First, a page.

Despite my love-hate relationship with Christmas it was decided amongst the FilmsFilmsFilms movie marathoners that the final event of the year should be festive themed. The rules for our marathons had evolved over the last twelve months, the first being that to qualify as a marathon the run of films had to be four movies or more long; no trilogies allowed (unless split into extended parts – think LOTR). What then could qualify for our Xmas marathon?
Home Alone; two movies. The Santa Clause; three movies. Die Hard; four movies but only two of them Christmas themed. It was second-in-command marathoner Rachel that suggested, in the spirit of the season, everyone attending should bring their favourite Christmas movie along. So with a smorgasbord of festive food to hand and our finest Xmas togs dusted down we decked the halls with six of the best yuletide movies.
Our first cinematic snowflake was Jingle All The Way (1996). The best thing about a Schwarzenegger comedy is that it doesn’t need to be that funny to make you laugh. Arnie could read the phonebook and induce the giggles on the style of his delivery alone. And there’s plenty of classics in Brian Levant’s film, "Put the cookie down, now!”. Future Darth Vader Jake Lloyd gives another toe curlingly bad performance and the sickly sweet ending still makes my teeth hurt, but co-star Phil Hartman (you might remember him from such films as Coneheads (1993) and Sgt. Bilko (1996)) ensures the Arnie free scenes are just as entertaining.
Gremlins (1984) was next up. This Joe Dante classic is possibly the best horror Xmas movie of all time (though the competition is pretty thin). There’s laughs to temper the scares, outstanding special effects, and a movie monster for the ages. As with all good scary movies, the frights still manage to launch a bowl of popcorn in the air even though we’ve all seen the film numerous times before. More traditional fare follows with Ron Howard’s The Grinch (2000). There was barely enough material in Dr Seuss’ How The Grinch Stole Christmas for a full length film, and at times the The Grinch feels stretched with barely enough plot to keep things moving. At its best when driven by Anthony Hopkins’ voiceover from the original text, the film is saved from the already brimming crap Christmas movie bin by two standout performances from Jim Carrey and Taylor Momsen. World class clowning from Carrey ensures him a place alongside the likes of Buster Keaton and Charlie Chaplin as one of the all time great physical comedians, while Momsen provides an even rarer gem, a child performance that is wholly believable and likeable.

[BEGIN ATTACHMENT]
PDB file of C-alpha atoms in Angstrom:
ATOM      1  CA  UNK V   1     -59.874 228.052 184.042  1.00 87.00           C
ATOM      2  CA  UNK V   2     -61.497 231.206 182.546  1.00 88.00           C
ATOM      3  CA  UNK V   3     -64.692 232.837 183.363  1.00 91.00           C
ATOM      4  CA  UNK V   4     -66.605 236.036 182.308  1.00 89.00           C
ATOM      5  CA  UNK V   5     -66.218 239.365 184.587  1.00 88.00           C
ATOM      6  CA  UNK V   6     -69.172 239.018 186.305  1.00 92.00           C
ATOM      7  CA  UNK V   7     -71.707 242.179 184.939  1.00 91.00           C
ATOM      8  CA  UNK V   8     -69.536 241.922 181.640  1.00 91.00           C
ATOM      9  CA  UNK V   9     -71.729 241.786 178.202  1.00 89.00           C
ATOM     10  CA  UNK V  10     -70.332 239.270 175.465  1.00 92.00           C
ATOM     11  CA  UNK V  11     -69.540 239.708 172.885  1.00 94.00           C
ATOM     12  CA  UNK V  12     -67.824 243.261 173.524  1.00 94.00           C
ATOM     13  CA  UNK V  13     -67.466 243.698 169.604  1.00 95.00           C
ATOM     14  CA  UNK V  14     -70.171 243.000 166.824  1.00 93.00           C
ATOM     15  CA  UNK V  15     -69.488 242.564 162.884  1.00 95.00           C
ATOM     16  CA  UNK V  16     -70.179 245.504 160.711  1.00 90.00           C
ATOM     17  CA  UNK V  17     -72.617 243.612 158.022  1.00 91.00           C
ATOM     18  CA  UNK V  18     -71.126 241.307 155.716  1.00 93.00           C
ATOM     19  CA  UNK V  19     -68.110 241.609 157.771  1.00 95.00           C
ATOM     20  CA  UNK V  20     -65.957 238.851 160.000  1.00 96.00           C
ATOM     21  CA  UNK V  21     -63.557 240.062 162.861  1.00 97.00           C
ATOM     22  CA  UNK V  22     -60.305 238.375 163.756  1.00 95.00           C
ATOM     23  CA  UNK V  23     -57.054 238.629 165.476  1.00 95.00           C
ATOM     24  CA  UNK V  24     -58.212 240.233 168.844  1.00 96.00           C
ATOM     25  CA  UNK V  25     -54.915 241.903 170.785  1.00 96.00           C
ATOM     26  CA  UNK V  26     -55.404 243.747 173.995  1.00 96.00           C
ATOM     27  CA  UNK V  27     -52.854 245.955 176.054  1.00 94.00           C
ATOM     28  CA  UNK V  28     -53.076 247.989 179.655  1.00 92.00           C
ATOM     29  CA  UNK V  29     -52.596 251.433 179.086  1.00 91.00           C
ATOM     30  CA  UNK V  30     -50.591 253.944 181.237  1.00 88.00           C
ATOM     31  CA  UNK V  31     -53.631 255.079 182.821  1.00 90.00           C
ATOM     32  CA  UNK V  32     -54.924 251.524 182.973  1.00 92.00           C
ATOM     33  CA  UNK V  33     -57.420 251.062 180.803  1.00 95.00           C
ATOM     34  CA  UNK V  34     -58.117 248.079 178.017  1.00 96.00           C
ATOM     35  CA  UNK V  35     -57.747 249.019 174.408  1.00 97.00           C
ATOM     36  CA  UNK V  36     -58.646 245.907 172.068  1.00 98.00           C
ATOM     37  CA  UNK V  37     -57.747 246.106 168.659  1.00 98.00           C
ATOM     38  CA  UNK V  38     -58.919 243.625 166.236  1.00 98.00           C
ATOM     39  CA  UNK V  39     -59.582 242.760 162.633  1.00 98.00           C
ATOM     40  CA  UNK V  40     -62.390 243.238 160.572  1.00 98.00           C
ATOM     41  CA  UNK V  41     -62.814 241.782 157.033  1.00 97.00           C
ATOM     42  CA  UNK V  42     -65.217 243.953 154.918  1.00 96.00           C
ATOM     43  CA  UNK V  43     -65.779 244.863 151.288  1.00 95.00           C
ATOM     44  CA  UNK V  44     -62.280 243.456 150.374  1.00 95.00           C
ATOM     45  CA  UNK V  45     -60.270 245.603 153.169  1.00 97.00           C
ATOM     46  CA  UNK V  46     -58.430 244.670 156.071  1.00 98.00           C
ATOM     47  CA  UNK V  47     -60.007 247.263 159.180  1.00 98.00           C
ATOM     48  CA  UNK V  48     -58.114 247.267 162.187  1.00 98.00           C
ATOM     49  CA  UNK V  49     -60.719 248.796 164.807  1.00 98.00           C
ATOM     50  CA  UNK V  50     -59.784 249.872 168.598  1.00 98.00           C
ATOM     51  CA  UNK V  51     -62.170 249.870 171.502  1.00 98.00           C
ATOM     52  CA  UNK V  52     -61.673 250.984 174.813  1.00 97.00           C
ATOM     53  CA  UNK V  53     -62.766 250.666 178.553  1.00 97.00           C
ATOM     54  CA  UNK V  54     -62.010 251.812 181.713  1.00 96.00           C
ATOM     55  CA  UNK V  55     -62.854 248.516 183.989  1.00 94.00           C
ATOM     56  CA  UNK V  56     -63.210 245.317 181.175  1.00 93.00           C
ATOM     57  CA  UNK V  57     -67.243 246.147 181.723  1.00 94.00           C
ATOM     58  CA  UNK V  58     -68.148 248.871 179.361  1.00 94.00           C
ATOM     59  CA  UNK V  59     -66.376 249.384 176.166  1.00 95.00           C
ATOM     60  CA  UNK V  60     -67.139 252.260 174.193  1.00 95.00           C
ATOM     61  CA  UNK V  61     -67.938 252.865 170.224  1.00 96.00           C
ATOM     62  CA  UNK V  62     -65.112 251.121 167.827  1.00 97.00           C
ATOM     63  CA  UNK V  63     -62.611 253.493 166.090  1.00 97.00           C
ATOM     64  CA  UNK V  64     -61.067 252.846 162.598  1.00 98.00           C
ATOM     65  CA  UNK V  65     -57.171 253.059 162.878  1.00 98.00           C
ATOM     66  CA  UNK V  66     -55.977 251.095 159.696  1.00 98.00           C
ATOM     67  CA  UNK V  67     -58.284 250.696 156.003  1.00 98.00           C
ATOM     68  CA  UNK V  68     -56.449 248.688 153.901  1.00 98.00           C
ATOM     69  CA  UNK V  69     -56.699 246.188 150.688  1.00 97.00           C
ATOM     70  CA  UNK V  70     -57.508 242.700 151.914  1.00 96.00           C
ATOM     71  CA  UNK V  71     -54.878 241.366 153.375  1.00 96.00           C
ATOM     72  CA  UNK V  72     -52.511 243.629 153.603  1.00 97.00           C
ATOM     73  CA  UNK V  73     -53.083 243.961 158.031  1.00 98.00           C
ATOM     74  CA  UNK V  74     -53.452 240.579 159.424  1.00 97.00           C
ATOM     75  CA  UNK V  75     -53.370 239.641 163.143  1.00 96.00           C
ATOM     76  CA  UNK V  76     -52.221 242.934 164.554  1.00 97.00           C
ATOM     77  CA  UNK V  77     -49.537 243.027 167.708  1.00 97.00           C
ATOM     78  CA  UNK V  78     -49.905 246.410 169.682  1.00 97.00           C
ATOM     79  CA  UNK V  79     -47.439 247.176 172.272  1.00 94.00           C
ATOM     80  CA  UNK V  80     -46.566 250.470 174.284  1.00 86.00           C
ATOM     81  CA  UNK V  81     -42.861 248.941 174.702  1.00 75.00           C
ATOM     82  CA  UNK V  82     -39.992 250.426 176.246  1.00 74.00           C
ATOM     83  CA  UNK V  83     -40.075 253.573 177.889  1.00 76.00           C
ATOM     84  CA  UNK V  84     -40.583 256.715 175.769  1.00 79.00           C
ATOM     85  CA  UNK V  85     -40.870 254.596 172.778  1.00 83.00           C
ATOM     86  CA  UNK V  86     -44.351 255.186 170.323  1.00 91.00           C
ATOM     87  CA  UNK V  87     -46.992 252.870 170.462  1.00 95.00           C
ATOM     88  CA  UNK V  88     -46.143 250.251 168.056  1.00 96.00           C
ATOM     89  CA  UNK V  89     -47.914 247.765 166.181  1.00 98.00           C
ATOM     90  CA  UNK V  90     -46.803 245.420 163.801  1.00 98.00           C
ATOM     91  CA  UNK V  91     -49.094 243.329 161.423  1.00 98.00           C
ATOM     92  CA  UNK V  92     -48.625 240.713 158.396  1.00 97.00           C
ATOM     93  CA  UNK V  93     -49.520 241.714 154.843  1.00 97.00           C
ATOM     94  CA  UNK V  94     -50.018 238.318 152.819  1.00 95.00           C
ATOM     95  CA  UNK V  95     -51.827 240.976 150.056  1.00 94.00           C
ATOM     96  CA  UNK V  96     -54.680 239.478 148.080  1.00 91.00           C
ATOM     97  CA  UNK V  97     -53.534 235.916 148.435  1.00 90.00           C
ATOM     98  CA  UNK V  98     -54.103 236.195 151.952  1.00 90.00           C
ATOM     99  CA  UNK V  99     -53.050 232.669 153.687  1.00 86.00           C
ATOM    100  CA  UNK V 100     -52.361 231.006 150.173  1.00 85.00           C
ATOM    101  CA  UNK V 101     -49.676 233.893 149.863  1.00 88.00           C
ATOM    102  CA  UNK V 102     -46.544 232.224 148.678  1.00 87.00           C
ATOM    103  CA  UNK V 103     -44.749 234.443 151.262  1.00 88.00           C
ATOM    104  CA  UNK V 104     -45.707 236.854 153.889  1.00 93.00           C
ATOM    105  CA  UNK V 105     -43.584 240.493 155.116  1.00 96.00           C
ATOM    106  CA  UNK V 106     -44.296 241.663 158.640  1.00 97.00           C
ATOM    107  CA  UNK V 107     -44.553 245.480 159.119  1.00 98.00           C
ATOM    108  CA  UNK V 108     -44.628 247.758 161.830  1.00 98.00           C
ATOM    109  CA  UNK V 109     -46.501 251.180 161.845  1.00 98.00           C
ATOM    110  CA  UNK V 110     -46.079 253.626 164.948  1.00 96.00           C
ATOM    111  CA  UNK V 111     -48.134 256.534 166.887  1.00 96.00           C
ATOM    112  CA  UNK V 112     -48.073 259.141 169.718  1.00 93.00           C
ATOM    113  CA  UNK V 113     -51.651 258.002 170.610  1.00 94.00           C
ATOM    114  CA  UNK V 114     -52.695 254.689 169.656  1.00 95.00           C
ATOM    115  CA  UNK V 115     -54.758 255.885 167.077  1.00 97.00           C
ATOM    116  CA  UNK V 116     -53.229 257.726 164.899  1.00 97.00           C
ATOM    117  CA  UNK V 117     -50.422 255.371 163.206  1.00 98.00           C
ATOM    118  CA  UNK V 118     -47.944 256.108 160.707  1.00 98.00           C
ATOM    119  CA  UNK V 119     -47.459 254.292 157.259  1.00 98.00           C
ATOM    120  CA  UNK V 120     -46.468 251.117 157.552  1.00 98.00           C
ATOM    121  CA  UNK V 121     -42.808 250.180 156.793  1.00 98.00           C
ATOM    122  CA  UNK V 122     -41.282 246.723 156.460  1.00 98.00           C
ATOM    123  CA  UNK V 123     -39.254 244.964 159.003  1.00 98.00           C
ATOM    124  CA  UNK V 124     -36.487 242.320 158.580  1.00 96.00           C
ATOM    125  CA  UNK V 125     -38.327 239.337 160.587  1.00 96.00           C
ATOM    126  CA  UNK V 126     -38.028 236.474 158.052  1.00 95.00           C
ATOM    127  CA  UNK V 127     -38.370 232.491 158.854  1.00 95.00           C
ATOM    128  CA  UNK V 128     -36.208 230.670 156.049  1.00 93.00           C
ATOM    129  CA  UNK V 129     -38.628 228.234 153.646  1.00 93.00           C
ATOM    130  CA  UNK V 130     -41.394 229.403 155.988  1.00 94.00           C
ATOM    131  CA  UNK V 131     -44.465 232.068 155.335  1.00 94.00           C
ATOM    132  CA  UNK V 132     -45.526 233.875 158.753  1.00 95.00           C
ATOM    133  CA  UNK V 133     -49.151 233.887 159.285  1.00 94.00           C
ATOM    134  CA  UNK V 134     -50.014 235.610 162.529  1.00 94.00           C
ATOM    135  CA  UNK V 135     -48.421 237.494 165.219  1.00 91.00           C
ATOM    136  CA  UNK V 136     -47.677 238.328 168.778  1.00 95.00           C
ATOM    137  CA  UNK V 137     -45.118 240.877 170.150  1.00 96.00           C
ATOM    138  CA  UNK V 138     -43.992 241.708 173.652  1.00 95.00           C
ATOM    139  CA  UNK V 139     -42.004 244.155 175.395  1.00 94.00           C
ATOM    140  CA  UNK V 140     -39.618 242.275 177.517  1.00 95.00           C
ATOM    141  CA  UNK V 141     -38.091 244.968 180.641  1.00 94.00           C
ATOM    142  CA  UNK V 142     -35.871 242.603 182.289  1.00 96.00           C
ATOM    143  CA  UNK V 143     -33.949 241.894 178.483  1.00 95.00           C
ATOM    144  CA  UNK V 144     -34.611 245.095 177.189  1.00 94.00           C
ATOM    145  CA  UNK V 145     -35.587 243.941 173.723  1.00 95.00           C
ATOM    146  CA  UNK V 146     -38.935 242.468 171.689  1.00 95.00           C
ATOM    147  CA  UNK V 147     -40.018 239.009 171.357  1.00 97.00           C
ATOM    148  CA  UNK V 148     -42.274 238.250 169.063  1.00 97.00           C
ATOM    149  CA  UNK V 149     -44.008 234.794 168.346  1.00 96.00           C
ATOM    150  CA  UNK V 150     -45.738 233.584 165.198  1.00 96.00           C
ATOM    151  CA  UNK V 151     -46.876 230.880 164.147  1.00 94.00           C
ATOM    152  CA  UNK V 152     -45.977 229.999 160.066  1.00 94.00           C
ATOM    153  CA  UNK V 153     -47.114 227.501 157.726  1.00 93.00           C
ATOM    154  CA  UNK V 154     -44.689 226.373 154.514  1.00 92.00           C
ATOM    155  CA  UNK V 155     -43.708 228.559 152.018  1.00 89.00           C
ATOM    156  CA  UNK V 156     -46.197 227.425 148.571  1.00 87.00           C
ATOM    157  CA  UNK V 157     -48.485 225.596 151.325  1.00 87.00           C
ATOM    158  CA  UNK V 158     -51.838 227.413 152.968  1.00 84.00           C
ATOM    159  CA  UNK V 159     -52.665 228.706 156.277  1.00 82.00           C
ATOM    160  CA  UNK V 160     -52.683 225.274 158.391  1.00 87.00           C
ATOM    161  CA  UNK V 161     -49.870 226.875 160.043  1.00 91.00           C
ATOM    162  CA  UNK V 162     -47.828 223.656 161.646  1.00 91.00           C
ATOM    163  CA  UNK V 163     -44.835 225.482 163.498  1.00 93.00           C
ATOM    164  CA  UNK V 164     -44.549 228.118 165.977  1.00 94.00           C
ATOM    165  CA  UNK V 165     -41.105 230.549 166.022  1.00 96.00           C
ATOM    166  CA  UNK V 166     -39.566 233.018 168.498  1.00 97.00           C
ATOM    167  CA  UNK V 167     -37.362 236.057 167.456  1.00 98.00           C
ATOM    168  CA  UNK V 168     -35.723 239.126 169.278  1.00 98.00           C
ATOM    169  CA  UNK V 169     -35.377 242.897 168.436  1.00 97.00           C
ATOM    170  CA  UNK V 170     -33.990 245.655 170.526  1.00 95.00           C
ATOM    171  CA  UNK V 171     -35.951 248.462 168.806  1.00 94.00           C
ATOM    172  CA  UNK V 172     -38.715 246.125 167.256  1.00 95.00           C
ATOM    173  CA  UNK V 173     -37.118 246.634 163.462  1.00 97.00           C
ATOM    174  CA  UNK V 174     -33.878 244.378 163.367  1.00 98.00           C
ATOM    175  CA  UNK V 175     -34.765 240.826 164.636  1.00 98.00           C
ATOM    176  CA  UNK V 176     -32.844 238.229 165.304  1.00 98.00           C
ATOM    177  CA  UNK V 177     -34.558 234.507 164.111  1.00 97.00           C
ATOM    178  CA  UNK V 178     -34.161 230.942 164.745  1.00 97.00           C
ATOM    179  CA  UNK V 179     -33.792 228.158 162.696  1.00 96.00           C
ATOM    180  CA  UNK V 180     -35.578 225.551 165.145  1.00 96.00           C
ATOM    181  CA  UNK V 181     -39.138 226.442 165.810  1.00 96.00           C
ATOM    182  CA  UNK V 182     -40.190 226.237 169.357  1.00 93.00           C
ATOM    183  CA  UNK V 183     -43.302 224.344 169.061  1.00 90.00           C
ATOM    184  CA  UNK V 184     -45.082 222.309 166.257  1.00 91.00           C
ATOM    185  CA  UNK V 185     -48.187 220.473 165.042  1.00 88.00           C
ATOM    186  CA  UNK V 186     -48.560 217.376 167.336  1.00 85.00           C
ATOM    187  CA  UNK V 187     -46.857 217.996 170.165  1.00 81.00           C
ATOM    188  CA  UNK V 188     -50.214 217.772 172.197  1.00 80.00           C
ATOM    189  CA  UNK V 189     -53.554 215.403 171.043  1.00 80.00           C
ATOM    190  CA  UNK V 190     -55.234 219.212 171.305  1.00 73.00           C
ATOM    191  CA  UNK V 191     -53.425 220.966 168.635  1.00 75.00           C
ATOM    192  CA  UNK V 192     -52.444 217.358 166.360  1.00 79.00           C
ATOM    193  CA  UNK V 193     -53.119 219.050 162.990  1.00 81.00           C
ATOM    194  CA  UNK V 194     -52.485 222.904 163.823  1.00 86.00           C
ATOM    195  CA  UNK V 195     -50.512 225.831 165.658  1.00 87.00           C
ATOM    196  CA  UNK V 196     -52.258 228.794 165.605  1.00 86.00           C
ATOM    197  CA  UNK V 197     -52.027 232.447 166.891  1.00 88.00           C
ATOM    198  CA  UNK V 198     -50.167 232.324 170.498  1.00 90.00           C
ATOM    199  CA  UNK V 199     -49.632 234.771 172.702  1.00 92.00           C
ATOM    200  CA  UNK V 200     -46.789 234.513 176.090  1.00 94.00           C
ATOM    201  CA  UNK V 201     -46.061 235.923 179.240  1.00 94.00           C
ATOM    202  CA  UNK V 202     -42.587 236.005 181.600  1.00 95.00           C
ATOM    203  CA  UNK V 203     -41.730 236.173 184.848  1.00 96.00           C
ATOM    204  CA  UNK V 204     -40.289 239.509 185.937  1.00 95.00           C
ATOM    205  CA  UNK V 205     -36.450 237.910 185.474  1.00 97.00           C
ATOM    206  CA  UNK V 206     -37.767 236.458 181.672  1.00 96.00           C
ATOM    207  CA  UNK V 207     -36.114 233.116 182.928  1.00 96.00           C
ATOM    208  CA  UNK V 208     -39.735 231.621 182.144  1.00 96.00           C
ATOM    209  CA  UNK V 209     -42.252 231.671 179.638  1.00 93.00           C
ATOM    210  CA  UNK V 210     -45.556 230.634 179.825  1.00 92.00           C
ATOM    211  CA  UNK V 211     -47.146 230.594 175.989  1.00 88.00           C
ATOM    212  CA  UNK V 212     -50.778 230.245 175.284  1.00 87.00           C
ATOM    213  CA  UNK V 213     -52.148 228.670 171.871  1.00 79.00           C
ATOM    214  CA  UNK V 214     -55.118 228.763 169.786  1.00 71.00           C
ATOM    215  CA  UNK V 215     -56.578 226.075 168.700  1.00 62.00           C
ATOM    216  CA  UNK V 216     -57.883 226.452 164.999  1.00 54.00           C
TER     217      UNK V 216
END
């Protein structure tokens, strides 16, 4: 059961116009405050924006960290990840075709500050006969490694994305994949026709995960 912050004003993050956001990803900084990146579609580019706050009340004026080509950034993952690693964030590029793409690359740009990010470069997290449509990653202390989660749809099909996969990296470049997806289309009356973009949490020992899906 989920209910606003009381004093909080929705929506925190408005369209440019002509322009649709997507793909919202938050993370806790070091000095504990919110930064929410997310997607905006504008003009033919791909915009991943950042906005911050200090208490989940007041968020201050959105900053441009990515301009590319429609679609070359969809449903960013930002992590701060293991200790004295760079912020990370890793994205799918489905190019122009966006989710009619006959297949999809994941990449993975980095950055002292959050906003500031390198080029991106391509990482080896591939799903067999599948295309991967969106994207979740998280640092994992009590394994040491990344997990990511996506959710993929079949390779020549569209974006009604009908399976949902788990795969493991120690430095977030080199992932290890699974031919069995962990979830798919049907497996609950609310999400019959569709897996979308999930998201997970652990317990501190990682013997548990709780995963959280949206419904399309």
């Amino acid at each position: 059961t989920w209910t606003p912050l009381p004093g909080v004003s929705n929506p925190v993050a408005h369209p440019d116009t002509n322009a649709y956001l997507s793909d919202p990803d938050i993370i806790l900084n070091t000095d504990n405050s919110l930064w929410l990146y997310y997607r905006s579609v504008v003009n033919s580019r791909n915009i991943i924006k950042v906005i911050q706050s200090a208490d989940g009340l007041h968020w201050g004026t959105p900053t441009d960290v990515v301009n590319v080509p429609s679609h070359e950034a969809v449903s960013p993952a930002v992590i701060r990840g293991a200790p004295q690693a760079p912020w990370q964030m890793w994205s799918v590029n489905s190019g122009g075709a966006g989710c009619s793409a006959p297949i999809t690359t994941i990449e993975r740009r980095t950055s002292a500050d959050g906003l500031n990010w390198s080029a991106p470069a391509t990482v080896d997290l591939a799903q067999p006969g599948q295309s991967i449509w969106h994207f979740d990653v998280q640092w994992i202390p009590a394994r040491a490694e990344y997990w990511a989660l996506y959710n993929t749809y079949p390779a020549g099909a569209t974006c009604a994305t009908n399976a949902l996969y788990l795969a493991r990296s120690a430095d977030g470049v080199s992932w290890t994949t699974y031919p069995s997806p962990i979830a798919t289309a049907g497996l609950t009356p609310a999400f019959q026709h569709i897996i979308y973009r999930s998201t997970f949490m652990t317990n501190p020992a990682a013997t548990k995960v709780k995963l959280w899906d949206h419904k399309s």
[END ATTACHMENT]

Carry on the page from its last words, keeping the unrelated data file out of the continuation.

The halfway point is marked by the champion of Christmas comedies National Lampoon’s Christmas Vacation (1989). Based on a short story from National Lampoon magazine entitled Christmas ’59, the film reminds you why Chevy Chase was such a massive star of eighties cinema. His naturalistic style works wonder as he plays Clark Griswold, a middle age businessman trying to survive the usual Xmas pitfalls of fighting in-laws, unwanted guests and knackered Christmas lights. Belly laughs are consistent throughout and are propped up by a great supporting cast that includes Randy Quaid, Juliette Lewis and future Big Bang Theory star Johnny Galecki.
My choice followed, which as is the case every year, is my personal Christmas favourite Die Hard (1988). I fight off the usual grumbles that this action classic is not a proper Christmas movie by pointing out every festive link I can find throughout the film and even I’m surprised at how many there are. Our final film is Arthur Christmas (2011), a movie that’s bound for future Christmas classic status. This animated tale of the Santa Claus family and their mission to deliver presents to every child on Christmas Eve has some of the most inspired writing of any festive film. The jokes are smart, the animation is beautiful and the concluding message manages that nigh-on impossible task of capturing the spirit of Christmas without being too sappy. A great voice cast, including Hugh Laurie, James McAvoy, Jim Broadbent and Bill Nighy, is the frosting on the cake.
Despite being a six film haul, our Xmas movie marathon flew by in a wonderful whirlwind of tinsel, cheese ‘n’ pineapple sticks, and mulled cider. It was so much fun we decided to make it an annual pre-Christmas event. As we downed our last mince pie, we were already debating next year’s choices. Die Hard 2 (1990) anyone?